More poems by Joyce (and Turgenev)

2022-10-11 @Literature

It turns out Joyce published a poetry collection Pomes Penyeach circa 1927 which consolidates a mere dozen or so short poems written over a twenty year period. How I’d not come upon this bag of pearls earlier, one can only speculate.

Though fairly scarce the collection, the nature and quality gives a distinct impression that Joyce, perhaps not strictly innate as a poet, refined each lyric to not necessarily some intractably attainable degree of perfection, but at least a remarkable state of linguistic craftsmanship.

Pomes Penyeach likewise incorporates two of the poems I divulged in my previous sampling, Tilly and She weeps over rahoon, unbeknownst to me at the time. If captivated by the material below, do also be sure to glance at those, or better yet, at the complete collection you can surely dig up elsewhere online.

Appended beneath two of Ivan Turgenev’s early poems. The western audience likely knows him for the novel Отцы и дети. But Turgenev also published verse poetry, prose poetry (that I’ve never yet taken a liking to), short stories and plays. I’ve not read most of this material.

But how do these two poems factor in? The disparate language families aside (which raises a huge issue whenever I attempt to juxtapose the two languages in general), Turgenev’s verse feels a few notches more sentimental, the vocabulary, warmer. Nothing odd considering the 80-year span separating the two traditions. The two don’t compliment each other as I might argue for Byron and Pushkin, or Gumilev and Yeats.

And yet I detected some commonality, or at least welcomed the brain teasing exercise. For one, the alternating line form of Луна плывет approximates the rhythm of no less than several of Joyce’s lyrics in Pomes Penyeach, ie this or Rahoon.

Both feature that crafty word repetition and inversion techniques I see Joyce often appeal to. Nothing singular, and I’ve been reading much Russian poetry in general for which one could make similarly ethereal arguments. But it were precisely the Turgenev lines which immediately evoked Joyce.


Watching the needleboats at san sabba (1912)

I heard their young hearts crying Loveward above the glancing oar And heard the prairie grasses sighing: No more, return no more! O hearts, O sighing grasses, Vainly your loveblown bannerets mourn! No more will the wild wind that passes Return, no more return.

[VP: Note the repetition, the inversions, the handful of neologisms.]

A flower given to my daughter (1913)

Frail the white rose and frail are Her hands that gave Whose soul is sere and paler Than time’s wan wave. Rosefrail and fair–yet frailest A wonder wild In gentle eyes thou veilest, My blueveined child.

[VP: Exquisite lexicon, repetition and alliteration. Joyce didn’t discharge lyric like the cataract that was Pushkin, or Byron, or Swinburne - these altogether of a different tradition anyway. But where else would you encounter ‘rosefrail’ and ‘blueveined’?]

Flood (1915)

Goldbrown upon the sated flood The rockvine clusters lift and sway, Vast wings above the lambent waters brood Of sullen day. A waste of waters ruthlessly Sways and uplifts its weedy mane Where brooding day stares down upon the sea In dull disdain. Uplift and sway, O golden vine, Your clustered fruits to love’s full flood, Lambent and vast and ruthless as in thine Incertitude!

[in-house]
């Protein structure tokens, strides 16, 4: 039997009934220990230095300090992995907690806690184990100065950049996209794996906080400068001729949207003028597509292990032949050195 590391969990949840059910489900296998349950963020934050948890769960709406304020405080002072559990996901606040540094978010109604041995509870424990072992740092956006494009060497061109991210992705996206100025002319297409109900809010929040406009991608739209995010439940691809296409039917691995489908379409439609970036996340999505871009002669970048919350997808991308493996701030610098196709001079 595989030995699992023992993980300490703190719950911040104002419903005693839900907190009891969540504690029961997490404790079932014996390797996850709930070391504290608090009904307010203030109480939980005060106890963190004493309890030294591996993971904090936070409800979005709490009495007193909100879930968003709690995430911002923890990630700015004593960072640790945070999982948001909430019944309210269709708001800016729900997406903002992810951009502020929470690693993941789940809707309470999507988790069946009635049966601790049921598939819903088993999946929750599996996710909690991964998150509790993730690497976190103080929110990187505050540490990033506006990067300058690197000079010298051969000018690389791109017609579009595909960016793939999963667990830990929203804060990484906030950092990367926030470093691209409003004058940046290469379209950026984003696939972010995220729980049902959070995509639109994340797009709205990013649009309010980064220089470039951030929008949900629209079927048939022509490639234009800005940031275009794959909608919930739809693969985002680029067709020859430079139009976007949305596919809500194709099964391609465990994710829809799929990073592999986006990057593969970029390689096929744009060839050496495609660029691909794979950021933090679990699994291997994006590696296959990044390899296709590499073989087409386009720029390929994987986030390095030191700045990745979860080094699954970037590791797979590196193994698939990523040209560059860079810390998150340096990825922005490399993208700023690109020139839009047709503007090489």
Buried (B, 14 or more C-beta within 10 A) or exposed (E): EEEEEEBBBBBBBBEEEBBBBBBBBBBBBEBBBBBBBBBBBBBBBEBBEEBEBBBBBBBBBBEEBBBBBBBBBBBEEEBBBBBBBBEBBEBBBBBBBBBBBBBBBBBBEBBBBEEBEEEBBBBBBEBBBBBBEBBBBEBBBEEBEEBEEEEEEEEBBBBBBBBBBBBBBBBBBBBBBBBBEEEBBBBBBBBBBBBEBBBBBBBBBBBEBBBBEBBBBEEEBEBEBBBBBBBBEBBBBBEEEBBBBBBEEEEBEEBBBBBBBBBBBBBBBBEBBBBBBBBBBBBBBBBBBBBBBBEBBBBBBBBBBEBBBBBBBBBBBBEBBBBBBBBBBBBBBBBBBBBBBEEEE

[VP: More curated adjective usage, granting an otherwise primitive motive an elevated character.]

Nightpiece (1915)

Gaunt in gloom, The pale stars their torches, Enshrouded, wave. Ghostfires from heaven’s far verges faint illume, Arches on soaring arches, Night’s sindark nave. Seraphim, The lost hosts awaken To service till In moonless gloom each lapses muted, dim, Raised when she has and shaken Her thurible. And long and loud, To night’s nave upsoaring, A starknell tolls As the bleak insense surges, cloud on cloud, Voidward from the adoring Waste of souls.

[VP: One of my favourites of the lot. Neologisms (sindark, voidward), mastery of construction, wicked imagery, challenging syntax: the sensation heightened all the further by the sheer parsing effort demanded.]

A memory of the players in a mirror at midnight (1917)

They mouth love’s language. Gnash The thirteen teeth Your lean jaws grin with. Lash Your itch and quailing, nude greed of the flesh. Love’s breath in you is stale, worded or sung, As sour as cat’s breath, Harsh of tongue. This grey that stares Lies not, stark skin and bone. Leave greasy lips their kissing. None Will choose her what you see to mouth upon. Dire hunger holds his hour. Pluck forth your heart, saltblood, a fruit of tears, Pluck and devour!

[VP: Even after a dozen iterations, have yet to adequately parse the challenging syntax. But the lyric does emit a jarring sort of aftertaste, a bit violent, the endings largely masculine, yet the effect all the more evocative.]

Иван Тургенев — Луна плывет высоко над землею (1840)

Луна плывет высоко над землею Меж бледных туч; Но движет с вышины волной морскою Волшебный луч. Моей души тебя признало море Своей луной… И движется и в радости и в горе Тобой одной… Тоской любви, тоской немых стремлений Душа полна… Мне тяжело… но ты чужда смятений, Как та луна.

Иван Тургенев — Весенний вечер (1843)

Гуляют тучи золотые Над отдыхающей землей; Поля просторные, немые Блестят, облитые росой; Ручей журчит во мгле долины, Вдали гремит весенний гром, Ленивый ветр в листах осины Трепещет пойманным крылом. Молчит и млеет лес высокий, Зеленый, темный лес молчит. Лишь иногда в тени глубокой Бессонный лист прошелестит. Звезда дрожит в огнях заката, Любви прекрасная звезда, А на душе легко и свято, Легко, как в детские года.

Questions, comments? Connect.